Strikers, all too frequently, fail to comply with picketing rules, and elect, on the contrary, to behave in a violent and unlawful manner, causing mayhem. This was the backdrop to the recent Labour Court case in Dis-Chem Pharmacies Ltd v Solly Malema and the National Union of Public Service & Allied workers Case number J4124/18, with the Court eventually starting to show some steel in dealing with unlawful and violent strike related behaviour.
The facts of the case were quite simple. The union had recruited 11% of the employer’s workforce. Regardless of its slim minority membership, it sought collective bargaining rights to negotiate wages and conditions of service on behalf of its’ members. Unsurprisingly, the employer refused to grant the union the collective bargaining rights it sought. Employers typically refuse to grant minority unions collective bargaining rights, as they run the untenable risk of union proliferation, resulting in multiple collective bargaining arrangements in the same workplace or bargaining unit.
The dispute proceeded to the CCMA, and an advisory arbitration award was issued paving the way for the union to embark upon a protected strike to compel the employer to accede to its collective bargaining demands. Picketing rules were ultimately issued by the CCMA, and made an order of Court, after which the protected strike began.
The Labour Relations Act has a Code of Good Practice relating to picketing which, at paragraph two, states that “Section 17 of the Constitution recognises the right to assemble, to demonstrate, to picket and to present petitions. This constitutional right can only be exercised peacefully and unarmed. Section 69 of the Labour Relations Act, No. 66 of 1995, seeks to give effect to this right in respect of a picket in support of a protected strike or a lock-out.”
Needless to say, the strikers completely disregarded the picketing rules, and their obligation to picket peacefully, and “remained steadfast in their conduct of violence, intimidation and unlawful behaviour” noted the Labour Court judgment, which continued that the union “either had no control over (the strikers), or did not want to control them”.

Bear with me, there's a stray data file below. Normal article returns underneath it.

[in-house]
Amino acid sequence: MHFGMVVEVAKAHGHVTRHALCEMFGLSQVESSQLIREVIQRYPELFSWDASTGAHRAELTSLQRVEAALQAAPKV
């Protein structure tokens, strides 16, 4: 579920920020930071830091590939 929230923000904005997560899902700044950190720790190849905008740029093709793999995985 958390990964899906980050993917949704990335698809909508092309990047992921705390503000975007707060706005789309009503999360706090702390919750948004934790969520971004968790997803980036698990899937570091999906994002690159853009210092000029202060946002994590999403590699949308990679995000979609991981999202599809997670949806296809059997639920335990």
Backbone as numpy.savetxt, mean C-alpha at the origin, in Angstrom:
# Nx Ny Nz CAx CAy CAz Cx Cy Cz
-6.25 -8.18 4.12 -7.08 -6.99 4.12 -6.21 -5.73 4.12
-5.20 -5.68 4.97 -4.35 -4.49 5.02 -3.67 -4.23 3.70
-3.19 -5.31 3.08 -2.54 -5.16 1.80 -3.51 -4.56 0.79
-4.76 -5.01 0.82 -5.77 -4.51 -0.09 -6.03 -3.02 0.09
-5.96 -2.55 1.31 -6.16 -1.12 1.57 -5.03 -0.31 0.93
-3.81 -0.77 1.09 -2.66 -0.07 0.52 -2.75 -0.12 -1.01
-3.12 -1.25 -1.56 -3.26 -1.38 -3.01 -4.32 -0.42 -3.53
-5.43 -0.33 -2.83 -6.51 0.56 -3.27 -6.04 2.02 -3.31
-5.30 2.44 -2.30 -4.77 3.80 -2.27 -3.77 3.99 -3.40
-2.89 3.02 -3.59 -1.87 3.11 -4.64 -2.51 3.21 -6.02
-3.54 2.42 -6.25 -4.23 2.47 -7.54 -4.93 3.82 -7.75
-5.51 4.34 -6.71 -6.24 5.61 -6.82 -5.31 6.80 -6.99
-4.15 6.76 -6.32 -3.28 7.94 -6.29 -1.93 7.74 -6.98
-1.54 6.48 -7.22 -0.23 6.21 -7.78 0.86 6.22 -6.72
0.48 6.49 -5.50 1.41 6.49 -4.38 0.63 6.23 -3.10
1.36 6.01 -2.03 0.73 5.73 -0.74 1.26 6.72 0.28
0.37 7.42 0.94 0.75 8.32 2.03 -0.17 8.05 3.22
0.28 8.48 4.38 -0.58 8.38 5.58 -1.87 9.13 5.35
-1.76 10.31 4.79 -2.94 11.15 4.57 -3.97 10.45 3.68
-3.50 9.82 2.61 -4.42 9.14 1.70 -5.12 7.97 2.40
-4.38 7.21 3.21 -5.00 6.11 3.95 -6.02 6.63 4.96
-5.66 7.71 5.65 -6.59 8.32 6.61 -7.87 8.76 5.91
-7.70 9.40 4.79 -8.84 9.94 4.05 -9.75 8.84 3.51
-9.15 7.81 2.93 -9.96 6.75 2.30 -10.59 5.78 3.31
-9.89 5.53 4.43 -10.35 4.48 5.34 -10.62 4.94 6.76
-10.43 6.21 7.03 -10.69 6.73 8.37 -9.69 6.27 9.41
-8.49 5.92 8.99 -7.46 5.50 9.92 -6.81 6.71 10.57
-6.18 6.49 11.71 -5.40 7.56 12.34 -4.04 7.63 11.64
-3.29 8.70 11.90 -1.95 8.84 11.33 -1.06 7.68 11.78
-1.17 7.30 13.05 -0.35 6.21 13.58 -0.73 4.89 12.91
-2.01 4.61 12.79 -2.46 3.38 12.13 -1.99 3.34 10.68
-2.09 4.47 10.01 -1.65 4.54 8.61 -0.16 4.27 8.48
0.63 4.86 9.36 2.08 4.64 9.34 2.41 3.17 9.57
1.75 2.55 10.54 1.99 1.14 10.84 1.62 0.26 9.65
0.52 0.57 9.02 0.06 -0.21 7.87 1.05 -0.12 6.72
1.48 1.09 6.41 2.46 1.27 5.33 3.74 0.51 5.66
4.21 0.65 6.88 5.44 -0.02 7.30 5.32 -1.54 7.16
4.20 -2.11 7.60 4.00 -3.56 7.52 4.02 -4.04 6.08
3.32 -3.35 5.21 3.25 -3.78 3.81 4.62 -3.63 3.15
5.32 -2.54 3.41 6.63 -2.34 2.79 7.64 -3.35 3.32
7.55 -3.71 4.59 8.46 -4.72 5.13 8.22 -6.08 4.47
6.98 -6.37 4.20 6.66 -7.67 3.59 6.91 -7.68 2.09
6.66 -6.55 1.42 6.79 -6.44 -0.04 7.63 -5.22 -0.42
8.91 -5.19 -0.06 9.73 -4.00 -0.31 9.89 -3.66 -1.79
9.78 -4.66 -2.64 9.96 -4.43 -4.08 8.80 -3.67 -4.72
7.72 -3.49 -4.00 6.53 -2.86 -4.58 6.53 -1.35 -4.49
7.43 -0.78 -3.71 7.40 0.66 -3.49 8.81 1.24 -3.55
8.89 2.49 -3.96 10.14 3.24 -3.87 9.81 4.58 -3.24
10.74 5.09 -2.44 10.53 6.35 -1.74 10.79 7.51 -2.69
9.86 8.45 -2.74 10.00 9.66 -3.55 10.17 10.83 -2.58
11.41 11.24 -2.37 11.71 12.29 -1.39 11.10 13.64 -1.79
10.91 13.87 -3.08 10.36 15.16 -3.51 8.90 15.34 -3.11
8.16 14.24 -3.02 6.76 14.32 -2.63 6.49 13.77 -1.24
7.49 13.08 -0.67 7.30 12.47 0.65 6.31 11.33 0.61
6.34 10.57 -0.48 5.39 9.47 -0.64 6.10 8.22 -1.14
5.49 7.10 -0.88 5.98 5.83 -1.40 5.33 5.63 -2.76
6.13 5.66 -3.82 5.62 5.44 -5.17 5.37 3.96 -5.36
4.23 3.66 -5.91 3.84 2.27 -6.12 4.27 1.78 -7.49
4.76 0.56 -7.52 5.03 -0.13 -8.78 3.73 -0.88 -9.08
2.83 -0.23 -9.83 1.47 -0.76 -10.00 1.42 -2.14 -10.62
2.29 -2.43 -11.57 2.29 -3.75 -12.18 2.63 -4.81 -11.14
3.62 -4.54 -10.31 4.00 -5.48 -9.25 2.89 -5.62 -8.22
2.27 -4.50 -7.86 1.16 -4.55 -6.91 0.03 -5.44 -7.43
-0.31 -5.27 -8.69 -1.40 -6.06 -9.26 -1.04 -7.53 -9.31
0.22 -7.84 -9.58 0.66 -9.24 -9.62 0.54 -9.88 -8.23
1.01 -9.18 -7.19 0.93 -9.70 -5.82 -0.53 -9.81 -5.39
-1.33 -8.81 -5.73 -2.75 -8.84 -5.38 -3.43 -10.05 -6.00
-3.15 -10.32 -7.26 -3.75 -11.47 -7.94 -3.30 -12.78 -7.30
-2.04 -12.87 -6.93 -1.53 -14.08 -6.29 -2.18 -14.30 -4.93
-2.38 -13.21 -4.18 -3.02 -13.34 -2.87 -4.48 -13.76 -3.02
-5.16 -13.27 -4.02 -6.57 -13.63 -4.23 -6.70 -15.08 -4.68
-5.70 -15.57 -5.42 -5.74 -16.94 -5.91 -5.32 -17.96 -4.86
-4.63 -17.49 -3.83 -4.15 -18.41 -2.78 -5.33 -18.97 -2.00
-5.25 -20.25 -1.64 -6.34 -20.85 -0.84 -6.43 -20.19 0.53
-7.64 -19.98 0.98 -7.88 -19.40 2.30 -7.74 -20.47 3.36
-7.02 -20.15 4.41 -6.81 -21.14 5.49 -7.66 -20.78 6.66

The range of unlawful conduct on the part of the strikers included the intimidation and serious assault of non-strikers, the damage to the property (homes and vehicles) of non-striking employees, blockades of shopping malls, and the assault of members of the public. In many instances, the SAPS needed to be summonsed to restore order, “bring the striking employees under control, and protect persons and property”.
The Labour Court judgment, in its analysis, noted that “It has become an almost common place occurrence that where there is a protected strike, violence and unlawful behaviour inevitably follows. It is almost as if striking employees believe this is how things should be done. One only has to spend a week in the urgent Court in this Court to appreciate the gravity of the problem. A significant portion of the urgent roll is devoted to interdicting violence and unlawful behaviour during strikes. The situation perpetuates because it seems that there is very little consequence for transgressors, despite picketing rules and interdicts by this Court being issued”.
This steely stance adopted by the Labour Court is refreshing, and this show of back-bone on the part of the Court, whilst overdue, is to be welcomed.
It is arguable that the all too common cycle of unlawful and violent strike conduct, should rob a protected strike from its protected status? Section 69 (1) of the Labour Relations Act is clear, a picket must be “for the purposes of peacefully demonstrating”, and not, as we so often see, carte blanche license to cause public mayhem.
The Labour Court judgment continued that “It follows that it cannot be seen to constitute a violation of a fundamental right where employees are held accountable for failing to exercise their right to picket in a peaceful manner as required by way of a suspension or forfeiture of those rights …. those who commit acts of criminal and other misconduct during the course of strike action in breach of an order of this court must accept in future to be subjected to the severest penalties that this court is entitled to impose. The right to protect, picket and assemble is directly linked to it being exercised peacefully”.
The judgment suspended the picketing rules, and interdicted and restrained the union from continuing to picket, or to gather, protest or assemble at any of the employer’s premises.